The 2011 Sundance Film Festival ended Sunday with encore screenings of the fest's winners at the Rose Wagner in SLC and Eccles Theatre in Park City.

During the fest, I heard buzz from both sides: this year exceeded expectations; this year fell short of the recent past.

No festival-goer can deny, Sundance '11 was full of drama, protest, cold temps and fun.

This year, I had only one truly painful movie-going experience (Vampire). Everything else was either good or great. More of the prior, mind you - but at the very least, it was all entertaining.

Below, my top 10 picks of the fest. Let me know your favorites in the comments:

10. Shut Up Little Man: An Audio Misadventure

In the late-'80s two punk kids, Mitchell D and Eddie Lee Sausage, move from Minnesota to San Francisco. Once in their tiny Lower Height apartment, they notice the old/drunk neighbors argue all the time. The young punks start recording every fight and create the phenomenon of Peter and Ray. These found recordings were passed around the West Coast, eventually reaching cult status. The drunken rants inspired plays, books, CDs ...and this film.

9. Win Win

Tom McCarthy returns to Sundance with his funniest film yet. Set in the suburbs, Paul Giamatti is struggling attorney Mike Flaherty who finds himself offering help to one of his clients and getting more than expected. On the side, Mike is the high school wrestling coach. Alex Schaffer plays his star athlete and come-lately roommate. McCarthy is terrific at writing for an ensemble and this film is no exception.

8. The Guard

A hilarious dark comedy set against the drab backdrop of an Irish town. Brendan Gleeson plays the smart but morally flexible and lazy Sergeant Gerry Boyle paired with Don Cheadle, a straight-laced FBI agent tailing a drug-trafficking ring. This buddy cop film is packed with thick accents and clever laughs.

7. My Idiot Brother

Paul Rudd shines as Ned, a hippie/stoner just trying to get by. Never catching a break, Ned tracks down his three sisters seeking help and refuge. Ned's honesty and naivete brings out the worst in his siblings. Taking a break from high-concept comedies, this is one of Rudd's more well-crafted performances. The hilarious ensemble cast of Zooey Deschanel, Elizabeth Banks and Steve Coogan aptly back him up.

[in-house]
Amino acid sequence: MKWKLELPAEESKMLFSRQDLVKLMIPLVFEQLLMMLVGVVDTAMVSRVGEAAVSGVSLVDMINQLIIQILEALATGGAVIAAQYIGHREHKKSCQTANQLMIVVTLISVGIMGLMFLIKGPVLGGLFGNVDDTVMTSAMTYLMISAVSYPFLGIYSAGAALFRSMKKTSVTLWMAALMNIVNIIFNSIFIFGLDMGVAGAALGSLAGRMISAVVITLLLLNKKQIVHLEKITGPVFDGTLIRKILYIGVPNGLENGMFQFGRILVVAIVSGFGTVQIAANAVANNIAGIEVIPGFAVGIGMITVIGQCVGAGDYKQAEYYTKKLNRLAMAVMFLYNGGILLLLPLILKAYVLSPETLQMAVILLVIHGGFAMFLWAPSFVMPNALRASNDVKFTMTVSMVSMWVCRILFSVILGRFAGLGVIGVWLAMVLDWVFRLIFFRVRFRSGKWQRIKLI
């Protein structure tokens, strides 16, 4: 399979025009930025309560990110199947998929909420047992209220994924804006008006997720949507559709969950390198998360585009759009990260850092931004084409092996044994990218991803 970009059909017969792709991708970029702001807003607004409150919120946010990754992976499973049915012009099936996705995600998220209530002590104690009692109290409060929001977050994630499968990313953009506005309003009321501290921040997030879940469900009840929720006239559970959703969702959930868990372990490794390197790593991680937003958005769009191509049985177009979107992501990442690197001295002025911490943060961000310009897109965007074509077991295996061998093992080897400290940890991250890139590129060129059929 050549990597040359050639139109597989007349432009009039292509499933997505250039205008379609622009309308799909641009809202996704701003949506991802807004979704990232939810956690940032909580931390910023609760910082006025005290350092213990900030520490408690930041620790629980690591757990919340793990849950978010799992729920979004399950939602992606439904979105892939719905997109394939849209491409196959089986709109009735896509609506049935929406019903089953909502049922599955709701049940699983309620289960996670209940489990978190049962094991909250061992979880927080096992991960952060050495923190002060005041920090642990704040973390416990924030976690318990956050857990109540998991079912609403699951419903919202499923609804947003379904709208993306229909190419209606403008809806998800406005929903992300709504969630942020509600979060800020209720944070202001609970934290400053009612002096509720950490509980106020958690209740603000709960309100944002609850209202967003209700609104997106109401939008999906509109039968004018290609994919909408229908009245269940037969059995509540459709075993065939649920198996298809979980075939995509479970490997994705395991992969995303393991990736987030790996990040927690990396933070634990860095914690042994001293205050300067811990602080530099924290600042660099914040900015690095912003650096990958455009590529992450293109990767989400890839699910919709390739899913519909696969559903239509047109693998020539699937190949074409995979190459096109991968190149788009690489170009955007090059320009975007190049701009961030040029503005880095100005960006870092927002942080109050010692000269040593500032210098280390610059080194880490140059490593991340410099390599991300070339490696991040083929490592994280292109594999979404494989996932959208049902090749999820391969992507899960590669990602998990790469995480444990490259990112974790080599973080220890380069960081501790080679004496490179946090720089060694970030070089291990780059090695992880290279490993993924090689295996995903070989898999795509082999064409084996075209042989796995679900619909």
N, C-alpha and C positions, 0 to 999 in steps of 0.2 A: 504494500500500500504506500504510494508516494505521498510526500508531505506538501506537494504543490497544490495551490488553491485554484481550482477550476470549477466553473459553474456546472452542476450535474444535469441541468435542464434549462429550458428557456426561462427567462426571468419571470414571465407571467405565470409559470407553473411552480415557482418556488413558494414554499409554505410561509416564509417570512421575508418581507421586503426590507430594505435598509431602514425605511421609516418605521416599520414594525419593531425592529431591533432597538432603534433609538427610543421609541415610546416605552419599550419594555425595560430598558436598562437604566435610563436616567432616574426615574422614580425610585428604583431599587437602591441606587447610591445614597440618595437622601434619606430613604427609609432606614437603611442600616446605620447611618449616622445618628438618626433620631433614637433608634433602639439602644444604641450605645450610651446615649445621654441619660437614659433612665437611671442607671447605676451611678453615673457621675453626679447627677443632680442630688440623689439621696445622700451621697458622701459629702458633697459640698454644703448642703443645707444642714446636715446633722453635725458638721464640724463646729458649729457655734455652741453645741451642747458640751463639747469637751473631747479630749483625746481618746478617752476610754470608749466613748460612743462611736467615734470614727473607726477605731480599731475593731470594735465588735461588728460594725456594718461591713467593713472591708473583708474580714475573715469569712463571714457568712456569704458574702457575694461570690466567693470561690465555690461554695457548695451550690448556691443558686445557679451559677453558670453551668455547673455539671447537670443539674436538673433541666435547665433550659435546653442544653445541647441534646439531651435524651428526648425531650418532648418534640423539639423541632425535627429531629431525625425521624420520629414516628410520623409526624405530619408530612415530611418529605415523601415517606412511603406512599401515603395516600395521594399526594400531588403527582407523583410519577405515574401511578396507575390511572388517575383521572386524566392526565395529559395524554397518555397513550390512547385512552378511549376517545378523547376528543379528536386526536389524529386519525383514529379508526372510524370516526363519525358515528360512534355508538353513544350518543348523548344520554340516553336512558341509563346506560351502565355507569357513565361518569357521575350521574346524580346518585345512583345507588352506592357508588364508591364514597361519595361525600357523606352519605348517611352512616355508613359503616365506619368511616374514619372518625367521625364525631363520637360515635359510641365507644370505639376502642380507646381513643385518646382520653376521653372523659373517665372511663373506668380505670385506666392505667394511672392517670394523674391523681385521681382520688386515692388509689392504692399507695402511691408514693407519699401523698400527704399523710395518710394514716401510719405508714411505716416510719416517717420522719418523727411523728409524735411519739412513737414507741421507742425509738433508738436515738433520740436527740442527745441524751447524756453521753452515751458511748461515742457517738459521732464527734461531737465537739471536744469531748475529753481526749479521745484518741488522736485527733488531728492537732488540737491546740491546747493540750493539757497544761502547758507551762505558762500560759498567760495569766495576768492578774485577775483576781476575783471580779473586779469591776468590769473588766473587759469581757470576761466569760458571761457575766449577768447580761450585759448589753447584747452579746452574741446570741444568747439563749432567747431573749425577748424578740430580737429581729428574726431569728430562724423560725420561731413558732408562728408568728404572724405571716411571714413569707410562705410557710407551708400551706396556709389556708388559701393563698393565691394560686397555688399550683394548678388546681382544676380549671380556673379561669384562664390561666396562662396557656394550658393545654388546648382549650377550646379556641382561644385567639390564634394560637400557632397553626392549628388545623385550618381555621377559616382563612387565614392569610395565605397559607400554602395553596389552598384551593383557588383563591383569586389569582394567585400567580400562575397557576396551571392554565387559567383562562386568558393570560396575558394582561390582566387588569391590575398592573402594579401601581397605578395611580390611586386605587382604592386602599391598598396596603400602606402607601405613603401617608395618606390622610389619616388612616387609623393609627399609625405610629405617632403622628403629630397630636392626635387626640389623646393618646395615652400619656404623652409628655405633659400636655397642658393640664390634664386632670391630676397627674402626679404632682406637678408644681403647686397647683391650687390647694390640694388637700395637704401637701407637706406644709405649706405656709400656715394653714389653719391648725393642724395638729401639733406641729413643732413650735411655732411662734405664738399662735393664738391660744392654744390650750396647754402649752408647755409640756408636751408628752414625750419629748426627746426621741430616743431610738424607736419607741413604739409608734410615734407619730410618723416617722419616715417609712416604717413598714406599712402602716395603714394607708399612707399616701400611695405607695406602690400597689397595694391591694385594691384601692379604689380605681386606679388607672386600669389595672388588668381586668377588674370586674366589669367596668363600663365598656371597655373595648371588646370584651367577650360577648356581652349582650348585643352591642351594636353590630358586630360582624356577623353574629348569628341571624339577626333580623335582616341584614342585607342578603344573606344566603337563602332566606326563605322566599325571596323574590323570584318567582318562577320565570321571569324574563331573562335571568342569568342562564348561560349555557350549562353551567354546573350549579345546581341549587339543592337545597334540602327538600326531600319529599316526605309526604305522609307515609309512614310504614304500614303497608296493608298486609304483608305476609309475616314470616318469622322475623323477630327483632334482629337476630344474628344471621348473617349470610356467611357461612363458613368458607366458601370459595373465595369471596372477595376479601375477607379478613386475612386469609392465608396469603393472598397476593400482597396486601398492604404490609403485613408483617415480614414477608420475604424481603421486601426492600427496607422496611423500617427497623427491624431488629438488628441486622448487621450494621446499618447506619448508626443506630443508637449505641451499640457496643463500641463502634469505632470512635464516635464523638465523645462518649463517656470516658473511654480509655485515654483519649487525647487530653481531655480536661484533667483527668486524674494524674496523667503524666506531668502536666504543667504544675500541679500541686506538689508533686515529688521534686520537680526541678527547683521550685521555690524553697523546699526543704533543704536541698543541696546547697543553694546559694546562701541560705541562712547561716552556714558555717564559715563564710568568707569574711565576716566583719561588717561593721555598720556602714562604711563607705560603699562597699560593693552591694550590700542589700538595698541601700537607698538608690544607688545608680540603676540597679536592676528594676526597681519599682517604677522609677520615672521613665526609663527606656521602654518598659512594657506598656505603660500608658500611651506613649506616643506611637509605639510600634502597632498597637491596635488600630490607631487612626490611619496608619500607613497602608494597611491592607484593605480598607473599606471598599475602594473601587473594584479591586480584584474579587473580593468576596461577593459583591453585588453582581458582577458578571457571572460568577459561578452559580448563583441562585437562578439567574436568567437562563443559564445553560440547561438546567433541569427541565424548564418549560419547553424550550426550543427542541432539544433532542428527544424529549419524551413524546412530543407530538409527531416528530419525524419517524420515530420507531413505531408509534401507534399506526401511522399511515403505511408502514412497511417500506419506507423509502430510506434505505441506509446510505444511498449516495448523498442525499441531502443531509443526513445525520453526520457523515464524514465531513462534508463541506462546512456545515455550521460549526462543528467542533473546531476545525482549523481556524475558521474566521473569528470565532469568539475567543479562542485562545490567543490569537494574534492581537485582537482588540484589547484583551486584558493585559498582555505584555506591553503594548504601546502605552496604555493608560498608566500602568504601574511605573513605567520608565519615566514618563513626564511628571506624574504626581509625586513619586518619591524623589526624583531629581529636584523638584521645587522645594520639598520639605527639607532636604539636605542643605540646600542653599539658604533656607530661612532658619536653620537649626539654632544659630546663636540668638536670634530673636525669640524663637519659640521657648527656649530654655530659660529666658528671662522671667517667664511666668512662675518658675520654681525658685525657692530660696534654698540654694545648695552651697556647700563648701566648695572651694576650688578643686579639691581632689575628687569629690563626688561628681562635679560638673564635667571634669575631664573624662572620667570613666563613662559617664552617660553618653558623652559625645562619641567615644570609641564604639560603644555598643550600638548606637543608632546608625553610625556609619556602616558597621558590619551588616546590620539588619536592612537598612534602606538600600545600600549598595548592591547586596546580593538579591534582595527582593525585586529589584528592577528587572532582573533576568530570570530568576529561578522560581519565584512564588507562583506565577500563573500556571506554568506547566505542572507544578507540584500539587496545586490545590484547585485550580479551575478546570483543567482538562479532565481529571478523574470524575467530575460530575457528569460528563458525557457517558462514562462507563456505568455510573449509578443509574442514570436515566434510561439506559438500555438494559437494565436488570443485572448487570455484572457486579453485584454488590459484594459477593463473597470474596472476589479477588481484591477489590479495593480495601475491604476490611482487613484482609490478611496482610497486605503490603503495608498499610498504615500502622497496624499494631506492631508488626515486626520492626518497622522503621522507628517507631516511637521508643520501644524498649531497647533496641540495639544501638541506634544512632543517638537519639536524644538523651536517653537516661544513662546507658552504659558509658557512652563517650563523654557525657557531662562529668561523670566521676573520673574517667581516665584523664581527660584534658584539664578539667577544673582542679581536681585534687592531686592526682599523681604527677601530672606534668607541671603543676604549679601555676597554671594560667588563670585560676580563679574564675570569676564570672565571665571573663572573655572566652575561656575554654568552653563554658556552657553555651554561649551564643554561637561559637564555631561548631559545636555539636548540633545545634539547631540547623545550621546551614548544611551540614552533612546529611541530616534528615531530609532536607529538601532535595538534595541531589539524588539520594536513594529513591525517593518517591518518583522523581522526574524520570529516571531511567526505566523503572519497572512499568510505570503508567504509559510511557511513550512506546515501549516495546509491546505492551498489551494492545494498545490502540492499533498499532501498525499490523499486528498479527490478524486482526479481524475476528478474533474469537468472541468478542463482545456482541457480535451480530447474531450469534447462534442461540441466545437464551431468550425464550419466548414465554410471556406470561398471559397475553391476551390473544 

6. Martha Marcy May Marlene

Sean Durkin was brought up through the Sundance Institute and his feature debut as writer/director left me with an eerie feeling and wanting more from this intriguing newcomer. Following young Martha (Elizabeth Olsen), who just escaped from a violent cult, we get a beautifully transitioned mix of her two lives. Durkin does a brilliant job keeping the cult a mystery while creating a compelling atmosphere for Martha's new life on the outside. Picked up by Fox Searchlight, we should see this one in wide release during the summer/fall.

5. In A Better World

Susanne Bier's latest endeavor breaks down family life. Individuals are forced to choose love, face bullies and endure the loss of a loved one. Bier creates a story of holding to your values in times struggle regardless the consequence. Recently winner of the Golden Globe for Best Foreign Picture and nominated last week for an Oscar, this is a must-watch.

4. Circumstance

Set in a modern-day Iran, we get a truly beautiful character piece. Atafeh (Nikohl Boosheri) and Shireen (Sarah Kazemy), whose parents were likely executed, are teenage girls testing the boundaries of their friendship as well as their attraction for one another. Add in the scorn of a brutal/repressed society and you've got a wonderful debut from writer/director Maryam Keshavarz. Circumstance also won the US Dramatic Audience Award.

3. I Saw The Devil

Korean director Kim-Jee Woon brings a tale of revenge to new heights as this cat-and-mouse chase of bad-versus-horrible has brutal outcomes. With a vibrant backdrop, ramped-up intensity and outstanding performances by both male leads, I Saw The Devil delivers long as you can handle the graphic violence.

2. Life In A Day

The makers of this documentary collected (via YouTube) footage from people all over the world living life on July 24, 2010. Edited masterfully and hitting every range of emotion, this film redefines collaborative art.

1. Tyrannosaur

Very few first-time directors would have the balls to showcase domestic violence with such brutal honesty. The film kicked me in the stomach in the first scene and never lets up. Brilliant performances made Tyrannosaur my top pick.

Hope everyone had as much fun as I did. See you next year!